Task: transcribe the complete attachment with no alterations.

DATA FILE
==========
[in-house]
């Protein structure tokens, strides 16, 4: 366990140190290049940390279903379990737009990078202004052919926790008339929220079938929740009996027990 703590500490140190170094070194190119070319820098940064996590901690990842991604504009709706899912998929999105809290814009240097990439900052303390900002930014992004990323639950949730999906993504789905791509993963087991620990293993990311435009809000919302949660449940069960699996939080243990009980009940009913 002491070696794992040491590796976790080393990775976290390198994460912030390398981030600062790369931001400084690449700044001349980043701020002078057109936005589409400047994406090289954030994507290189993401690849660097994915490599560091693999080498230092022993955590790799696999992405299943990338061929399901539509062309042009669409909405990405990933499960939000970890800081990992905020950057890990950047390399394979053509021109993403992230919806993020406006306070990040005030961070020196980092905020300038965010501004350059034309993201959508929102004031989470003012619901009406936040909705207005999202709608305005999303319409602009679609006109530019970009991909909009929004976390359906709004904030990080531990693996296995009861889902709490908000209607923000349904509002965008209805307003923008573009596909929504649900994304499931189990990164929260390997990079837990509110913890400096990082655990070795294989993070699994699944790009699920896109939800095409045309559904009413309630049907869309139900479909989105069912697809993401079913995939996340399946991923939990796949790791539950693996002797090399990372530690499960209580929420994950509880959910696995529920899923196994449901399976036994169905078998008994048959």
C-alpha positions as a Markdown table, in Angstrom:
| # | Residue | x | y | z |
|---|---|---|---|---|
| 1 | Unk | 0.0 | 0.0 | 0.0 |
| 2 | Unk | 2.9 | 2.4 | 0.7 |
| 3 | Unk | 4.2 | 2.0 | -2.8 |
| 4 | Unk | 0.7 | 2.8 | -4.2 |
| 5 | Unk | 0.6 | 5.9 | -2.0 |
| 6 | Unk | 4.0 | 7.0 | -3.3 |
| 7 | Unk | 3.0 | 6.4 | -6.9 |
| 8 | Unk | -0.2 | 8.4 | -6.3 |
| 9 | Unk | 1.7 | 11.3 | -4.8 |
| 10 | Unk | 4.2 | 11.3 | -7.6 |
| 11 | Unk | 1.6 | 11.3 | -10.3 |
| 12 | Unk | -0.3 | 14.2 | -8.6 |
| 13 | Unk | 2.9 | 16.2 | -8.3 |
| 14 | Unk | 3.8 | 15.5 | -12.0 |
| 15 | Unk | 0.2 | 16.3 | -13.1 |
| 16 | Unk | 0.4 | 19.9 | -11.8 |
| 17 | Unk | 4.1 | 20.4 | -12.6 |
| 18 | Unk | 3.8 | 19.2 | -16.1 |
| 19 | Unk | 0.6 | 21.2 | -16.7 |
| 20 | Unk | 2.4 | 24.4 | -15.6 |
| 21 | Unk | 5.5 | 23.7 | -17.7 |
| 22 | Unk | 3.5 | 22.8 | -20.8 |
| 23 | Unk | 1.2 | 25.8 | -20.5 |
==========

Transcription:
[in-house]
């Protein structure tokens, strides 16, 4: 366990140190290049940390279903379990737009990078202004052919926790008339929220079938929740009996027990 703590500490140190170094070194190119070319820098940064996590901690990842991604504009709706899912998929999105809290814009240097990439900052303390900002930014992004990323639950949730999906993504789905791509993963087991620990293993990311435009809000919302949660449940069960699996939080243990009980009940009913 002491070696794992040491590796976790080393990775976290390198994460912030390398981030600062790369931001400084690449700044001349980043701020002078057109936005589409400047994406090289954030994507290189993401690849660097994915490599560091693999080498230092022993955590790799696999992405299943990338061929399901539509062309042009669409909405990405990933499960939000970890800081990992905020950057890990950047390399394979053509021109993403992230919806993020406006306070990040005030961070020196980092905020300038965010501004350059034309993201959508929102004031989470003012619901009406936040909705207005999202709608305005999303319409602009679609006109530019970009991909909009929004976390359906709004904030990080531990693996296995009861889902709490908000209607923000349904509002965008209805307003923008573009596909929504649900994304499931189990990164929260390997990079837990509110913890400096990082655990070795294989993070699994699944790009699920896109939800095409045309559904009413309630049907869309139900479909989105069912697809993401079913995939996340399946991923939990796949790791539950693996002797090399990372530690499960209580929420994950509880959910696995529920899923196994449901399976036994169905078998008994048959």
C-alpha positions as a Markdown table, in Angstrom:
| # | Residue | x | y | z |
|---|---|---|---|---|
| 1 | Unk | 0.0 | 0.0 | 0.0 |
| 2 | Unk | 2.9 | 2.4 | 0.7 |
| 3 | Unk | 4.2 | 2.0 | -2.8 |
| 4 | Unk | 0.7 | 2.8 | -4.2 |
| 5 | Unk | 0.6 | 5.9 | -2.0 |
| 6 | Unk | 4.0 | 7.0 | -3.3 |
| 7 | Unk | 3.0 | 6.4 | -6.9 |
| 8 | Unk | -0.2 | 8.4 | -6.3 |
| 9 | Unk | 1.7 | 11.3 | -4.8 |
| 10 | Unk | 4.2 | 11.3 | -7.6 |
| 11 | Unk | 1.6 | 11.3 | -10.3 |
| 12 | Unk | -0.3 | 14.2 | -8.6 |
| 13 | Unk | 2.9 | 16.2 | -8.3 |
| 14 | Unk | 3.8 | 15.5 | -12.0 |
| 15 | Unk | 0.2 | 16.3 | -13.1 |
| 16 | Unk | 0.4 | 19.9 | -11.8 |
| 17 | Unk | 4.1 | 20.4 | -12.6 |
| 18 | Unk | 3.8 | 19.2 | -16.1 |
| 19 | Unk | 0.6 | 21.2 | -16.7 |
| 20 | Unk | 2.4 | 24.4 | -15.6 |
| 21 | Unk | 5.5 | 23.7 | -17.7 |
| 22 | Unk | 3.5 | 22.8 | -20.8 |
| 23 | Unk | 1.2 | 25.8 | -20.5 |